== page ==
Click the link to read the article on the Associated Press website (Susan Montoya Bryan). Here’s an excerpt:
Triple digit temperatures and a fickle monsoon season have combined with decades of persistent drought to put one of North America’s longest rivers in its most precarious situation yet. Islands of sand and gravel and patches of cracked mud are taking over where the Rio Grande once flowed. It’s a scene not unlike other hot, dry spots around the western U.S. where rivers and reservoirs have been shrinking due to climate change and continued demand.
Local and federal water managers on Thursday warned that more stretches of the beleaguered Rio Grande will be drying up in the coming days in the Albuquerque area, leaving endangered silvery minnows stranded in whatever puddles remain.
The threat of having the river dry this far north has been present the last few summers due to ongoing drought, officials with the Bureau of Reclamation and one of the largest irrigation districts on the river said. But, this could be the year that residents in New Mexico’s most populated region get to witness the effects of climate change on a grander scale. It’s not uncommon to have parts of the Rio Grande go dry in its more southern reaches, but not in Albuquerque. Like a monument, the river courses through the city, flanked by a forest of cottonwood and willow trees. It’s one of the few ribbons of green to cut through the arid state, providing water for crops and communities.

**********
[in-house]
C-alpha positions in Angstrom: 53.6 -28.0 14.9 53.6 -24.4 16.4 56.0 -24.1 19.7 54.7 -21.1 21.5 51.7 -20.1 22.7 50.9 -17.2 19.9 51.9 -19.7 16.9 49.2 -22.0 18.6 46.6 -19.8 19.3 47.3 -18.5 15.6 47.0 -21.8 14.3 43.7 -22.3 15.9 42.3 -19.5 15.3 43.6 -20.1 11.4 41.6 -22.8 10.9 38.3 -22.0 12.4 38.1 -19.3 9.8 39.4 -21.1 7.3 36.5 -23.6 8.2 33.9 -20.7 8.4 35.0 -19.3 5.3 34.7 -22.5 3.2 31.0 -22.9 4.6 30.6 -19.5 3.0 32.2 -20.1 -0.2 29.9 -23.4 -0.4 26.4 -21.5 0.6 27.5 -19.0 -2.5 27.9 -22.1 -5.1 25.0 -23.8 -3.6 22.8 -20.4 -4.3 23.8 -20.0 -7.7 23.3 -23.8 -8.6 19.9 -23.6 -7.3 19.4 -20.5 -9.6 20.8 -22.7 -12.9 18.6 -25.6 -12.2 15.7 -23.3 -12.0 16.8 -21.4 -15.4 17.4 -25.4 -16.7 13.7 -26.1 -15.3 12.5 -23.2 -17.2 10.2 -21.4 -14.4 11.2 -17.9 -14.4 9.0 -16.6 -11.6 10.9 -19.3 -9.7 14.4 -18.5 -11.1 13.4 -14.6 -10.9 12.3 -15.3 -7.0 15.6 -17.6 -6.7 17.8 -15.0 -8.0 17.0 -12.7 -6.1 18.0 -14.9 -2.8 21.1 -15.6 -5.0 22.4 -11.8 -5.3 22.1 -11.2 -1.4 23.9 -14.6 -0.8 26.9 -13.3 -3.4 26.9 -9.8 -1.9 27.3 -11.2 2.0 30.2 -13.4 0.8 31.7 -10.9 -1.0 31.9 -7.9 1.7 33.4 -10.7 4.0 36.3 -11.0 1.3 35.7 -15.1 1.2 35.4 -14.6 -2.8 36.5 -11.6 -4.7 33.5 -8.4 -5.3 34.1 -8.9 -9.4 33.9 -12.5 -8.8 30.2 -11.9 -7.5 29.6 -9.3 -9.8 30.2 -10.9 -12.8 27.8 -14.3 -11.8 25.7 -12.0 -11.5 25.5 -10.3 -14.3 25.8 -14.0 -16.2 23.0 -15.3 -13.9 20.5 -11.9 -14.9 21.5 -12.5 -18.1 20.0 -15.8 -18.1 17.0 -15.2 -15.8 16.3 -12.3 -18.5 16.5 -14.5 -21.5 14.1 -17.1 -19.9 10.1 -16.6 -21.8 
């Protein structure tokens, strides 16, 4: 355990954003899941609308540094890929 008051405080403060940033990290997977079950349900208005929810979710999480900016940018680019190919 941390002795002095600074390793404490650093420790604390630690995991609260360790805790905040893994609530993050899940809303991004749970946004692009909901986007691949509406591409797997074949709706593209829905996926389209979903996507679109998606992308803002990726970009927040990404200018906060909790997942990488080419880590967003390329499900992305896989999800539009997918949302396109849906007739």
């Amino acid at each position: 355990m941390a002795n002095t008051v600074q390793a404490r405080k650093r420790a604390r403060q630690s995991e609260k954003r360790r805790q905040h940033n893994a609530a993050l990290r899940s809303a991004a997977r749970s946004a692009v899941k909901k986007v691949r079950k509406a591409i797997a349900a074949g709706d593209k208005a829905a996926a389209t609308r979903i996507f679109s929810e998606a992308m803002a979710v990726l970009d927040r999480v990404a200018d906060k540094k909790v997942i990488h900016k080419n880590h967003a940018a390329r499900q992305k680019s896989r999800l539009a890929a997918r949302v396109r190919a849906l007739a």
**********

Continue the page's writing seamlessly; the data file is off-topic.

“This is almost the sole source of water in the central part of New Mexico and we’re not trying to save it just for the fish,” said Andy Dean, a federal biologist. “It’s our job as the Fish and Wildlife Service to prevent the extinction of this animal, but this water is also for everybody in the valley. We’re trying to save it for everybody and if the fish is that piece that helps us do that, then that’s what we have to use.”
The Bureau of Reclamation will be releasing what little supplemental water it has left in upstream reservoirs along the Rio Grande. Over the last 20 years, the agency has leased about 700,000 acre-feet — or 228 billion gallons — of water to supplement flows through the middle Rio Grande for endangered and threatened species.
Hi, y’all, help bear witness to the Rio Grande right now. Wherever you are in NM, snap a few pictures, tell me where you are, & what you see. Avenida Cesar Chavez Bridge, Abq. Seeing swallows, chats, snowy egret. (+ irrigation canal) #nmwater #riograndenm pic.twitter.com/GTlqNz0Jpp
— Laura Paskus (@LauraPaskus) July 21, 2022